Right Proper is not a typical brewery, in that they only have one IPA on tap, but have 3 sours and 4 others that would fall under the farmhouse category. It’s an interesting lineup, and one that I enjoyed. Of the three I tried, Sal de Gose was the big winner. This Oaxacan-style Gose is extremely tart, but has some other interesting tasting notes. Oak smoked wheat provides an expected smokiness, while a smidgen of Jalapeno gives off a trace of heat on the back end. I spoiled myself and got a second sour, their Berliner Weisse called I Remember Jeep. Fifteen gallons of grape juice and 150 pounds of grape must are added to the brew, and it comes from a local vineyard! While that sounds intense, it’s a fairly balanced beer as far as fruited sours go. The final beer I had was Shawbecker Schwarzbier, which is one of the nuttiest I’ve had anywhere, both in terms of nose and taste.
They have not been around too long (only four years), but Right Proper seems to have a good thing going. It seemed a majority of people there were ordering food, not just beer. Hopheads may not be thrilled, but most should be pleased with the variety!
Downtown Raleigh is a top-notch craft beer destination. And amongst the plethora of options sits Crank Arm. This brewery is bicycle-themed, which is obvious with all the bikes and gears hanging on the walls. One bike even has a fake skeleton riding it! I guess it being fake should be obvious. There is also an interactive bike sculpture made from a large number and variety of gears and chains. A crank can be turned, which causes the whole mechanism to move. Beer names continue the bike theme as you will see below. There was a decent crowd, many of whom appeared to be participating in trivia night. The back of the taproom opens up to the brewery itself, which is always fun to see.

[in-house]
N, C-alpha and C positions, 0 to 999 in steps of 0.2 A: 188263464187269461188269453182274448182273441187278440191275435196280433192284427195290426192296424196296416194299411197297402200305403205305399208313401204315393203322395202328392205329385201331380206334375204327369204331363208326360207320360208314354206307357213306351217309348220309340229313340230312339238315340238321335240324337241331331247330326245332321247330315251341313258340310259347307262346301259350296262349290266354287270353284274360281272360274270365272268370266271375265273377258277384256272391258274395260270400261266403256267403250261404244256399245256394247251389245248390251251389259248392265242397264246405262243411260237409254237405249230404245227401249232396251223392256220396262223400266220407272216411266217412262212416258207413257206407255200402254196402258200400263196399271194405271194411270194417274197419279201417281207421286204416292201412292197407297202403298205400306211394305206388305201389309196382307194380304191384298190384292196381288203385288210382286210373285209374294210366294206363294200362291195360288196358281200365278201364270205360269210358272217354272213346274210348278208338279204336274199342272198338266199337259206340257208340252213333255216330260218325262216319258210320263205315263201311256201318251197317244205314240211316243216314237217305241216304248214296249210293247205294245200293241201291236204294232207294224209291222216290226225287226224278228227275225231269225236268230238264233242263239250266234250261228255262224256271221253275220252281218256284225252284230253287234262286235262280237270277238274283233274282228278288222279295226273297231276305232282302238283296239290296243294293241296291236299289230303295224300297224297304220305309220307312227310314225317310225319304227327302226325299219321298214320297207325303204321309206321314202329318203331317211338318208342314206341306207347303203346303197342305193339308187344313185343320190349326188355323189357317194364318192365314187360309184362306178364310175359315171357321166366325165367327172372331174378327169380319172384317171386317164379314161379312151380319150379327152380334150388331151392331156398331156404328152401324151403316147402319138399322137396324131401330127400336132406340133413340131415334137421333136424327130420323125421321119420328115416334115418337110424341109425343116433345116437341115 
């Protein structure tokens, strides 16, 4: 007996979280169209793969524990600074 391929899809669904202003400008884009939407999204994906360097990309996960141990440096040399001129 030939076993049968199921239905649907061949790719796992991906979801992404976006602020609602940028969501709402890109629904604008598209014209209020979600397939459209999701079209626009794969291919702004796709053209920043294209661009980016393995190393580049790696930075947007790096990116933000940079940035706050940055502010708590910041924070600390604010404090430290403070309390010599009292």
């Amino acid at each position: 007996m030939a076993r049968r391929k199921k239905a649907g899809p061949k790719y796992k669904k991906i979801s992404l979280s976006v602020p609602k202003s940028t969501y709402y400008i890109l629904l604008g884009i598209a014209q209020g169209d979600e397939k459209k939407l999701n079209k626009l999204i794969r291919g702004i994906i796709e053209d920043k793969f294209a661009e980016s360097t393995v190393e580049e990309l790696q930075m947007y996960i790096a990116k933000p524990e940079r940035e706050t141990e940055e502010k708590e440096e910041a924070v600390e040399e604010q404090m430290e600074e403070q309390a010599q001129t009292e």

Good solid beers all the way around. Velodrome is a Gose brewed with pineapple and OBX Sea Salt. The pineapple is most present starting in the middle of the drink and works towards the back. There’s an interesting pair of Saisons, each with a different additive. Zipaway is made with ginger and lemongrass, and was the better of the two in my opinion. Ginger was the strongest element, but there was balance from the lemongrass. Beetaway has, of course, beets in the recipe. A boozier option is Uphill Climb, a Belgian Style Blonde with a 7.8% ABV. While the alcohol is higher, it’s still fairly quaffable. I wasn’t a fan of their Hazy IPA Road Hazard. Just a little too floral for me.
“Ride Bikes. Drink Beer.” It’s clear they are serious about their mantra, as you can by a full biking uniform right there in the taproom. On warmer days, a fairly spacious outdoor area is another option.
Brewery Bhavana is a unique establishment. First, it feels upscale. There is marble instead of wood, higher end food, and just an overall more expensive feel. It also functions as a book store and flower shop. The taproom is broken into three sections, separated by thin curtains. The middle area as you walk in is home to bookshelves along multiple walls. One wall is for purchasing, while the other serves essentially as a ‘library’. To the left is the bar area, with 19 house beers on tap. There is also an extensive wine list at this downtown spot. I have not been to another brewery like it thus far during my travels.